Definition And Types Of Procrastination
Procrastination is a highly researched psychological construct which was first mentioned as early as in ancient Greece and has been scientifically developed for around half a century (Knaus, 2000). However, to date, the definition of procrastination has remained a widely debated topic, and there is no single, universally accepted interpretation of the term. As noted by Ferrari (1991) and Steel (2002), researchers reached a consensus on two key characteristics of the phenomenon: the presence of delay in the realisation of an intention, and the presence of a concomitant feeling of psychological discomfort. Furthermore, Senecal, Lavoie and Koestner, (1997) suggest that the tendency to postpone has two key origin types: internal (personality traits) and external (situational aspects). In line with previous research, Corkin, Yu and Lindt (2011) emphasise both the manifestation of procrastination as a single response to a situational impact and its existence as a stable personality trait.
The literature review shows that researchers commonly accept and use five key types of procrastination (Ferrari, 1994; Ferrari and McCown, 1994; Milgram, Gehrman and Keinan, 1992; Milgram and Tenne, 2000). This classification distinguishes the following types of procrastination:
- household procrastination – postponing the implementation of necessary daily affairs.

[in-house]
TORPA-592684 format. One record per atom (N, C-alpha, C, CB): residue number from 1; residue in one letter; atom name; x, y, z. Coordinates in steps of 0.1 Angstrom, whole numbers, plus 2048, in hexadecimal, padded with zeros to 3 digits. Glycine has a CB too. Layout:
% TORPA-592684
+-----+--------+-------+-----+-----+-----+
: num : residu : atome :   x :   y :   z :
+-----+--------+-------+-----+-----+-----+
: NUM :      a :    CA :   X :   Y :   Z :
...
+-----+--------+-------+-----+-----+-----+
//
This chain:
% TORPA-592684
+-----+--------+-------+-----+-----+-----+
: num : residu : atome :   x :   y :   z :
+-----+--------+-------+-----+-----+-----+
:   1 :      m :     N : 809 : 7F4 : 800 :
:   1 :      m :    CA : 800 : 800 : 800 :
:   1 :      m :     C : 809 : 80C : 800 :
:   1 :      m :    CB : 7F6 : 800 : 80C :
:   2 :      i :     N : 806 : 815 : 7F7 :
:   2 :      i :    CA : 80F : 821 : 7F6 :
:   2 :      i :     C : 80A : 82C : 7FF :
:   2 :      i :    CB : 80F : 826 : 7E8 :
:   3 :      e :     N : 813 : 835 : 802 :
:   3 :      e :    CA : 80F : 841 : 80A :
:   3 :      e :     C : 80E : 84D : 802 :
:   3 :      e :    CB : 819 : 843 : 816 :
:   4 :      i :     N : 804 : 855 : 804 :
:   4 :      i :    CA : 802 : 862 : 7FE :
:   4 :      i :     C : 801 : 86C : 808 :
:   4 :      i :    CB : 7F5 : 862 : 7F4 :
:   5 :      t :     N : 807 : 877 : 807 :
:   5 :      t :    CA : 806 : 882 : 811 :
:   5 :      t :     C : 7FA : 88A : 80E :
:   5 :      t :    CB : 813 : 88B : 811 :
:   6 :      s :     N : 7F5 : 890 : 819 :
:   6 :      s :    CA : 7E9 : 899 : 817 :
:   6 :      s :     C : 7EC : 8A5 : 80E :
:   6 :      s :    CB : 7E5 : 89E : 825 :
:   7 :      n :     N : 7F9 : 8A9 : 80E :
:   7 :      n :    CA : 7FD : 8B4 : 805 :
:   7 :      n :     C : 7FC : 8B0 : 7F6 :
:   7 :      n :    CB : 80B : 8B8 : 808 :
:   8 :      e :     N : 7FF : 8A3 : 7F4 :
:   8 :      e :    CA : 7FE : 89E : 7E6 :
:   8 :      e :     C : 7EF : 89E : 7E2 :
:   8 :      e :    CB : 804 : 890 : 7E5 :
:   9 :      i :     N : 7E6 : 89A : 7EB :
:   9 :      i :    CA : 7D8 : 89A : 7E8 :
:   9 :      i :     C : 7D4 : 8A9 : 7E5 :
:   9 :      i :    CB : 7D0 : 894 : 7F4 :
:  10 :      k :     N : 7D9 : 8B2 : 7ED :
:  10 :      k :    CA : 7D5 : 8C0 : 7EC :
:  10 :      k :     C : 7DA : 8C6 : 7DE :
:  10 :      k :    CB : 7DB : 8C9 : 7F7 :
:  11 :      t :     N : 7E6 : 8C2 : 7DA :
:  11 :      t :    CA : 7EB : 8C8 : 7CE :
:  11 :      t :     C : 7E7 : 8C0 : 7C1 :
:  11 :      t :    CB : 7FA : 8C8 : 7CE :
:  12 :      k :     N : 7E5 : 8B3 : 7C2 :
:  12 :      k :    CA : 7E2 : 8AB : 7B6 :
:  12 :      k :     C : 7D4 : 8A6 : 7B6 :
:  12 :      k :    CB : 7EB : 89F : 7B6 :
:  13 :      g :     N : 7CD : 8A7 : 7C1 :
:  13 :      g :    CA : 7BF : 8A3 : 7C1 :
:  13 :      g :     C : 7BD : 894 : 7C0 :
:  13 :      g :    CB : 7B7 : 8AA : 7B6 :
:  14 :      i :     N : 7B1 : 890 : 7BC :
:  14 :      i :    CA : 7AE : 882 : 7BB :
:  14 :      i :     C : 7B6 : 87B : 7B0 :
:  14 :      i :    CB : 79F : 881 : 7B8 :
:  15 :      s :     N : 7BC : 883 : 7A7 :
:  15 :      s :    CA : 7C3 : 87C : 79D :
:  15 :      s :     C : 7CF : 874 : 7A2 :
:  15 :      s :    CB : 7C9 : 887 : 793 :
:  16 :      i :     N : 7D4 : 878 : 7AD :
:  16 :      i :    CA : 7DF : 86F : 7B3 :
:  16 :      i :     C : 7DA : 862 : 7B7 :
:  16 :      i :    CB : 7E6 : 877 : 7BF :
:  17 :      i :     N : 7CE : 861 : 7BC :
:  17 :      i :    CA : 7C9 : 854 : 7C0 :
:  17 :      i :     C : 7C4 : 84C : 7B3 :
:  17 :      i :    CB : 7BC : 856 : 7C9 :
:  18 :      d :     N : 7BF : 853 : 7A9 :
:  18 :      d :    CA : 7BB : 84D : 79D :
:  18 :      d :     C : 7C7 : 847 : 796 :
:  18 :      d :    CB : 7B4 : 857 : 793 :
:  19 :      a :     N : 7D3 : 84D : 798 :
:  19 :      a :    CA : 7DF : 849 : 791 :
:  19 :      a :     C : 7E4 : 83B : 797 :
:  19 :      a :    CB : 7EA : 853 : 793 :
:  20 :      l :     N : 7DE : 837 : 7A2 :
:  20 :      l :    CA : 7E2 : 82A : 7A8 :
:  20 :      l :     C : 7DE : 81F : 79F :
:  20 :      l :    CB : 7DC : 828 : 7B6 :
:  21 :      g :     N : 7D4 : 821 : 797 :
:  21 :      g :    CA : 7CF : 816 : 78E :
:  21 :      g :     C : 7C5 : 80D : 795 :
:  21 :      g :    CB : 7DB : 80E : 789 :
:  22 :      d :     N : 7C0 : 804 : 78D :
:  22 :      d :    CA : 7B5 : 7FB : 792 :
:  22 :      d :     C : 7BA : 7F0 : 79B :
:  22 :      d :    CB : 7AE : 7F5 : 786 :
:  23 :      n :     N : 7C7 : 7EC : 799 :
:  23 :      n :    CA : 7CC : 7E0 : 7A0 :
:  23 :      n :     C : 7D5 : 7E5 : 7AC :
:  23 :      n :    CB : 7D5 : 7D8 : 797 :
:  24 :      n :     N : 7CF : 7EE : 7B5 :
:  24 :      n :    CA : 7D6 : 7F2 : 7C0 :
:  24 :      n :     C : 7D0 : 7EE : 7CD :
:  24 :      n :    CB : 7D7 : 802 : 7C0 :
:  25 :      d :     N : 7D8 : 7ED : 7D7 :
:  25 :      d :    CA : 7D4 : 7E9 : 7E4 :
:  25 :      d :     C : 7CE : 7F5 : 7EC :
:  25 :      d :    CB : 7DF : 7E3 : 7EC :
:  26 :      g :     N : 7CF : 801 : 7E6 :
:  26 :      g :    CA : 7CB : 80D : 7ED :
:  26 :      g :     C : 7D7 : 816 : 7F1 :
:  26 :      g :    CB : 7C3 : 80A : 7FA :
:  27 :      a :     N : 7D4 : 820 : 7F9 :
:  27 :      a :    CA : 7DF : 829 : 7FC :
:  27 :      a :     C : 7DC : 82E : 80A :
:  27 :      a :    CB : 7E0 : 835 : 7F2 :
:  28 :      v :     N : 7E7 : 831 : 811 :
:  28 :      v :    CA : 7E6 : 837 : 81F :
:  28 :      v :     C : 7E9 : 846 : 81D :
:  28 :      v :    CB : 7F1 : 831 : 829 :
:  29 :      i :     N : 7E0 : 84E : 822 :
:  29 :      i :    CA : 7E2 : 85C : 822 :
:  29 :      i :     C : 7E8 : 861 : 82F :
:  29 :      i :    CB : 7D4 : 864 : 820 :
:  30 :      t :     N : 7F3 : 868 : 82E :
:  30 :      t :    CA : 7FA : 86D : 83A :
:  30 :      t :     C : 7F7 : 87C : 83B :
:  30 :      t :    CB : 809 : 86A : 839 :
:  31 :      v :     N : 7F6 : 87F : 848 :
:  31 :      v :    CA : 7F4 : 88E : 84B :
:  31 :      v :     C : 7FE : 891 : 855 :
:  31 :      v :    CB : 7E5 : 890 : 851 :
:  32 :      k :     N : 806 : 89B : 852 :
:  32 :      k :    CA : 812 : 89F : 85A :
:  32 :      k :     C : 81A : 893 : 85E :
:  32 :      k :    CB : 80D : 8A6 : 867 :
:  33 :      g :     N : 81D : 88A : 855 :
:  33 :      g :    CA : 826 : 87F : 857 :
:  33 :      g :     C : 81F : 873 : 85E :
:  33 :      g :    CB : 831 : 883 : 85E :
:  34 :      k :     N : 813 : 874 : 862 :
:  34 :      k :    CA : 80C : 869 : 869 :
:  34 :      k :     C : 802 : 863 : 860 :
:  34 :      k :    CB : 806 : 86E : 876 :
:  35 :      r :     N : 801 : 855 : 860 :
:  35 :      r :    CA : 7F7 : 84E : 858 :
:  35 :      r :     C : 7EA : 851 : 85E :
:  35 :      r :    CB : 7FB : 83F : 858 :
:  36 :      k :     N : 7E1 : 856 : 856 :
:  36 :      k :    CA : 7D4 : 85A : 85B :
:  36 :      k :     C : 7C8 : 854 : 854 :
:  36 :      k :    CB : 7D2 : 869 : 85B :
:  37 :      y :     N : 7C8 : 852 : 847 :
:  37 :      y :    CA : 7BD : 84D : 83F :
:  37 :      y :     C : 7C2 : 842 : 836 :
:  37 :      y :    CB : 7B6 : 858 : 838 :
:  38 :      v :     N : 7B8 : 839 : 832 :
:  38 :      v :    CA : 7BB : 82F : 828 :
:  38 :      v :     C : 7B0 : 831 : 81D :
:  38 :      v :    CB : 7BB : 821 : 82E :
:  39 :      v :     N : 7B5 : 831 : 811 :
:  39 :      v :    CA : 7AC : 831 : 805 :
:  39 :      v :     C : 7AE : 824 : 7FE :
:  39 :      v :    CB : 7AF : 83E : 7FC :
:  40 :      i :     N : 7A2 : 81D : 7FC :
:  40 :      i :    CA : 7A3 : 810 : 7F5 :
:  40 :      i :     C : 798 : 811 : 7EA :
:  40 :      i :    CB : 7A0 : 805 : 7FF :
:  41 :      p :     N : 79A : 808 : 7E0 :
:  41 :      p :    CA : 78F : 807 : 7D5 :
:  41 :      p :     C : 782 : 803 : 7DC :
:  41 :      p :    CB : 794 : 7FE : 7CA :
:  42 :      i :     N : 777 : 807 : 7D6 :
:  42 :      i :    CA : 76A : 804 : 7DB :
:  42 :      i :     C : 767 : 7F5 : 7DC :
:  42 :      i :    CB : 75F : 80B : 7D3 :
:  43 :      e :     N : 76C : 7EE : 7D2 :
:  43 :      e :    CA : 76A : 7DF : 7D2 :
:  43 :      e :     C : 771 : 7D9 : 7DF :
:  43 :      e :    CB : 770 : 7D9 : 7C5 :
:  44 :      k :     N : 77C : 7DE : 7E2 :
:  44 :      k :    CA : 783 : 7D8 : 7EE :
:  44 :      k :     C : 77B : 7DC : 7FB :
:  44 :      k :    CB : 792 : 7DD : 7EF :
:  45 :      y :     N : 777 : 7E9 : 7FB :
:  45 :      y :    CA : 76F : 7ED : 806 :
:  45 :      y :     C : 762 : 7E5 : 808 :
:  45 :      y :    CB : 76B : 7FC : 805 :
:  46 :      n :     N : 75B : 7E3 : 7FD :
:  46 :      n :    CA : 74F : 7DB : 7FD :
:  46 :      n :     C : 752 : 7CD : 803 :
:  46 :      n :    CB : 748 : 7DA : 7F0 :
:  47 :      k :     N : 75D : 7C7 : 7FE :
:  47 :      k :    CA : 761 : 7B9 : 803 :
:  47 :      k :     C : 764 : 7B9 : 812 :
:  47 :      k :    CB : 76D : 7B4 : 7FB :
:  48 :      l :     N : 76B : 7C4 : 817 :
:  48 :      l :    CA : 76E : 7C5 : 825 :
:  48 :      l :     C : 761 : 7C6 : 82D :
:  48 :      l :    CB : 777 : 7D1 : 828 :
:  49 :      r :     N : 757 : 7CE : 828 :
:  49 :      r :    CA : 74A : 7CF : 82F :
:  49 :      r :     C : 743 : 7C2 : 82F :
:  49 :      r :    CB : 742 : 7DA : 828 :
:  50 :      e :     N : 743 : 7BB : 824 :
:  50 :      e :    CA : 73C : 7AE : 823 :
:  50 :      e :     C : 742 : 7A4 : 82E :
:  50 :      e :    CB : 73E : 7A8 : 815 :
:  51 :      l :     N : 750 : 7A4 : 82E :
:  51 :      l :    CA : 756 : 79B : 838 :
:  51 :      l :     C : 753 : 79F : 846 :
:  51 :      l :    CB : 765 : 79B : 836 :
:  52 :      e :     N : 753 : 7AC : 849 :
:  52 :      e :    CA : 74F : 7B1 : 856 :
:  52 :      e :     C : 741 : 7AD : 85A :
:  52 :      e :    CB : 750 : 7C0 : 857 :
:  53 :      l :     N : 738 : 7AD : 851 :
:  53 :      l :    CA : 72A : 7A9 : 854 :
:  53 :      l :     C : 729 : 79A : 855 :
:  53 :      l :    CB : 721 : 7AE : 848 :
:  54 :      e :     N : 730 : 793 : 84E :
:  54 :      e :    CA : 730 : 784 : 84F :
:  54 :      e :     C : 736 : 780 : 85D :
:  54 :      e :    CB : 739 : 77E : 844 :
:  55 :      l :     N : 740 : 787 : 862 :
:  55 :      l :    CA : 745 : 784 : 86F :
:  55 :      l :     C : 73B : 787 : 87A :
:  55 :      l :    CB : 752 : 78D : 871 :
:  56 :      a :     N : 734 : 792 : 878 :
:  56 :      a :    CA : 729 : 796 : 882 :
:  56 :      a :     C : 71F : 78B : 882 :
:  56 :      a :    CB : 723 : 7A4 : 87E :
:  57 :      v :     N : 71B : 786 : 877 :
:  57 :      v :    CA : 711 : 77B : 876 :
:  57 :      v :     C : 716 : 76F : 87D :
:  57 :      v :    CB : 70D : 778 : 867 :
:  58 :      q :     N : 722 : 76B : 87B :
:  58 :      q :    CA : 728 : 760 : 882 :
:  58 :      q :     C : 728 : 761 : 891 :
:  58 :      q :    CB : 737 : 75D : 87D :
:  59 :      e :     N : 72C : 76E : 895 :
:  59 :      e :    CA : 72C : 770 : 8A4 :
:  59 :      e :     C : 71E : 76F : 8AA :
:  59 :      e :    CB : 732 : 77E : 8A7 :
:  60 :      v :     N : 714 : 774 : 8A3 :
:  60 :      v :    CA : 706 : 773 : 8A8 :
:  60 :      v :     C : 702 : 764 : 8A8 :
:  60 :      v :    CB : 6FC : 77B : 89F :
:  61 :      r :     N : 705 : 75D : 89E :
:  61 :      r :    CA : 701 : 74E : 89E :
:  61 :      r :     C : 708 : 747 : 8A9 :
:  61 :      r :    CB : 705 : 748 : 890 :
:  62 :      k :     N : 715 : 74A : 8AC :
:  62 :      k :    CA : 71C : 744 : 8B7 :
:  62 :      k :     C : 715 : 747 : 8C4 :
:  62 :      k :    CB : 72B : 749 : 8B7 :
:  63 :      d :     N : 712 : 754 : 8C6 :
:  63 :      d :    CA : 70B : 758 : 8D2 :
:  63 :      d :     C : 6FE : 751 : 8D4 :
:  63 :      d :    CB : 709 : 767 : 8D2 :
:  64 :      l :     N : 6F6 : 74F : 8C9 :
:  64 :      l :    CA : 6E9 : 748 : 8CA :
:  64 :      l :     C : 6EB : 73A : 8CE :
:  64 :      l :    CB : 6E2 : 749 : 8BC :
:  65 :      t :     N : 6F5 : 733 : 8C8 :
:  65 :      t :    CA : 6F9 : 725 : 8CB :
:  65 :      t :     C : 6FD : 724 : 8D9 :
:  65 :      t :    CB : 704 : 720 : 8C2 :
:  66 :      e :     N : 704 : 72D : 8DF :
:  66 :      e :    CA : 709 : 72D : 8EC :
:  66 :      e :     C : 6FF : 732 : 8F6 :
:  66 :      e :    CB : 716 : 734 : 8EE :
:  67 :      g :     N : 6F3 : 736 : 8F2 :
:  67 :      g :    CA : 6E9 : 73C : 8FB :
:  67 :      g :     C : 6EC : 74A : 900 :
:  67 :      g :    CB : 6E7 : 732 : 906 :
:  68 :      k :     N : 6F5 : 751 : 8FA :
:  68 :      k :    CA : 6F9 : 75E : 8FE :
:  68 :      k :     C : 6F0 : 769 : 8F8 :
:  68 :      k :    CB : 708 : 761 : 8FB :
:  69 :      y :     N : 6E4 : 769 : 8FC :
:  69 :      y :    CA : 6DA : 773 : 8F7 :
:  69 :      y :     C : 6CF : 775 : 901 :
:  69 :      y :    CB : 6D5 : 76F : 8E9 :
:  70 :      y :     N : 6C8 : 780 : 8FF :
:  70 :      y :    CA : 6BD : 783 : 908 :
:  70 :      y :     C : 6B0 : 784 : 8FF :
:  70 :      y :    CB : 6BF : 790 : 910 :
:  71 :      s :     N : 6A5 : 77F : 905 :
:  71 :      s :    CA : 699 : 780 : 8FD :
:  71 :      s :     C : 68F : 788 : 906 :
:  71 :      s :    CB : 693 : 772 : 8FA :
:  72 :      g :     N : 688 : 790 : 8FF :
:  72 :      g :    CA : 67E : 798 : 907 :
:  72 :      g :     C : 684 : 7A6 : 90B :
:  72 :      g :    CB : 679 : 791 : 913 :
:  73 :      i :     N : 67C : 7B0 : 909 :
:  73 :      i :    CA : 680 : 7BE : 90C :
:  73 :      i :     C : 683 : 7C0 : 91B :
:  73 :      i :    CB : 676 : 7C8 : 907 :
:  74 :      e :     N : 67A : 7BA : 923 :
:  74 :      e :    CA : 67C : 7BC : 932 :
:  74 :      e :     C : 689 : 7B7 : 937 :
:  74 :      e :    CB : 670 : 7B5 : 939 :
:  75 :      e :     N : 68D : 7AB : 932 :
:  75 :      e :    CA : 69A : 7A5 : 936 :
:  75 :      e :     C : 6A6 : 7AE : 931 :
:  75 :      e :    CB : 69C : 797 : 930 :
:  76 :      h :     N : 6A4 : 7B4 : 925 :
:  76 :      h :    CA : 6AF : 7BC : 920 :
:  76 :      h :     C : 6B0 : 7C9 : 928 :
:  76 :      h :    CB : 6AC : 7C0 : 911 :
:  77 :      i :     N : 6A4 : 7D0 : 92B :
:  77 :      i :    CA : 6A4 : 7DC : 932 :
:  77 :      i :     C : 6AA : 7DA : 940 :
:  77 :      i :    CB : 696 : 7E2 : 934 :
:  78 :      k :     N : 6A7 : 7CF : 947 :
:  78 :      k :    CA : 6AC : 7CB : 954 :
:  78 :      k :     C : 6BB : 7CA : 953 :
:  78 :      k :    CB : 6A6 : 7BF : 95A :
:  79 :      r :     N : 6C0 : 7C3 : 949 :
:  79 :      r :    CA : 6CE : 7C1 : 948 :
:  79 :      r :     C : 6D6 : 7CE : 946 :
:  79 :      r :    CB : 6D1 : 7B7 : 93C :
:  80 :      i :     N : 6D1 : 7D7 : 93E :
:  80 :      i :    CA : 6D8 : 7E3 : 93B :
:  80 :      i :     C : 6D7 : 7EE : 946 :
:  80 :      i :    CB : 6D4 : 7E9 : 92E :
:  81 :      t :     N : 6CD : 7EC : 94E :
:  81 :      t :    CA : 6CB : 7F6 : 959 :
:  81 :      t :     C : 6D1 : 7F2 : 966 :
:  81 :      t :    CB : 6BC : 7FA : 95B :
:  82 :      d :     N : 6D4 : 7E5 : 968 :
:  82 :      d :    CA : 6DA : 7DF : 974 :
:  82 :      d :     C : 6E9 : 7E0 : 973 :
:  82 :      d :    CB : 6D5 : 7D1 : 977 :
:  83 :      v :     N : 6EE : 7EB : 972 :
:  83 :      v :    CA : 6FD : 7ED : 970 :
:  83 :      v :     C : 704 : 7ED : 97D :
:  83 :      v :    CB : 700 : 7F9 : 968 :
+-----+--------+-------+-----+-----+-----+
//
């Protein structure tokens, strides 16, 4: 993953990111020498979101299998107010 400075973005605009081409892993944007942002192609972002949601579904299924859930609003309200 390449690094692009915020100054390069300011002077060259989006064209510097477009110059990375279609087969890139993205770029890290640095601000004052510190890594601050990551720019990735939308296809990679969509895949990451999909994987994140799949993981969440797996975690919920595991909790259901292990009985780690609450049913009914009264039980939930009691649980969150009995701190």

- procrastination in decision-making (including relatively insignificant decisions).
- neurotic procrastination – delaying the implementation of global life decisions.
- compulsive procrastination – a chronic tendency to postpone tasks in combination with a tendency to delay decision-making.
- academic procrastination – a delay in the implementation of educational tasks.
Looking at existing typology, it is clear that there is a need for a separate cluster of manifestations specifically related to work-based procrastination. Furthermore, despite a considerable number of publications showing interest in procrastination, there remains a lack of research into work-related procrastination. Around 80% of existing studies of procrastination are focused on investigating the functioning of this construct within the academic environment (Barabanshchikova, Kaminskaya, 2013). Nonetheless, work-related procrastination was never practically classified by the authors as a separate construct (Ferrari, 1992). As a result, there is an acute shortage of studies aimed at evaluating the tendency of postponing professional tasks in work-based settings.